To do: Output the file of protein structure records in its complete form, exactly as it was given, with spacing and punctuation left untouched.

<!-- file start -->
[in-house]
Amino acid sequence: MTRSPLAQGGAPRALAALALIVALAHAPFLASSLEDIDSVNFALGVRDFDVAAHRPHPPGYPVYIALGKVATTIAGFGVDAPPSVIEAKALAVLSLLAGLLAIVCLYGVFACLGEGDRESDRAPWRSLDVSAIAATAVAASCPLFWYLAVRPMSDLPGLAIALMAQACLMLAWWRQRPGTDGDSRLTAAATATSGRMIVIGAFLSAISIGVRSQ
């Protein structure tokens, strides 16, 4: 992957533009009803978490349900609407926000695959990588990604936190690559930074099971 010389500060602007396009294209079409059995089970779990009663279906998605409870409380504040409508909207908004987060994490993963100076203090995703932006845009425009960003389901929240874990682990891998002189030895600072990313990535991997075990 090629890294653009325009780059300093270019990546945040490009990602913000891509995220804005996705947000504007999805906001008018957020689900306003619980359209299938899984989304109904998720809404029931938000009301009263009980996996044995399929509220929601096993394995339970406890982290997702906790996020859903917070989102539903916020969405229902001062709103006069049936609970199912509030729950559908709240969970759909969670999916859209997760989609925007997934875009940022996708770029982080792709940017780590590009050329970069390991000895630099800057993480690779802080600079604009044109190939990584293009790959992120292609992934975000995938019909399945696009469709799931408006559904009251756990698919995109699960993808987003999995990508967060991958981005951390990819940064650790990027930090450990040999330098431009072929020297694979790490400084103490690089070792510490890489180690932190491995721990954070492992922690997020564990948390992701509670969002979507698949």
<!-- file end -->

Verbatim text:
[in-house]
Amino acid sequence: MTRSPLAQGGAPRALAALALIVALAHAPFLASSLEDIDSVNFALGVRDFDVAAHRPHPPGYPVYIALGKVATTIAGFGVDAPPSVIEAKALAVLSLLAGLLAIVCLYGVFACLGEGDRESDRAPWRSLDVSAIAATAVAASCPLFWYLAVRPMSDLPGLAIALMAQACLMLAWWRQRPGTDGDSRLTAAATATSGRMIVIGAFLSAISIGVRSQ
């Protein structure tokens, strides 16, 4: 992957533009009803978490349900609407926000695959990588990604936190690559930074099971 010389500060602007396009294209079409059995089970779990009663279906998605409870409380504040409508909207908004987060994490993963100076203090995703932006845009425009960003389901929240874990682990891998002189030895600072990313990535991997075990 090629890294653009325009780059300093270019990546945040490009990602913000891509995220804005996705947000504007999805906001008018957020689900306003619980359209299938899984989304109904998720809404029931938000009301009263009980996996044995399929509220929601096993394995339970406890982290997702906790996020859903917070989102539903916020969405229902001062709103006069049936609970199912509030729950559908709240969970759909969670999916859209997760989609925007997934875009940022996708770029982080792709940017780590590009050329970069390991000895630099800057993480690779802080600079604009044109190939990584293009790959992120292609992934975000995938019909399945696009469709799931408006559904009251756990698919995109699960993808987003999995990508967060991958981005951390990819940064650790990027930090450990040999330098431009072929020297694979790490400084103490690089070792510490890489180690932190491995721990954070492992922690997020564990948390992701509670969002979507698949």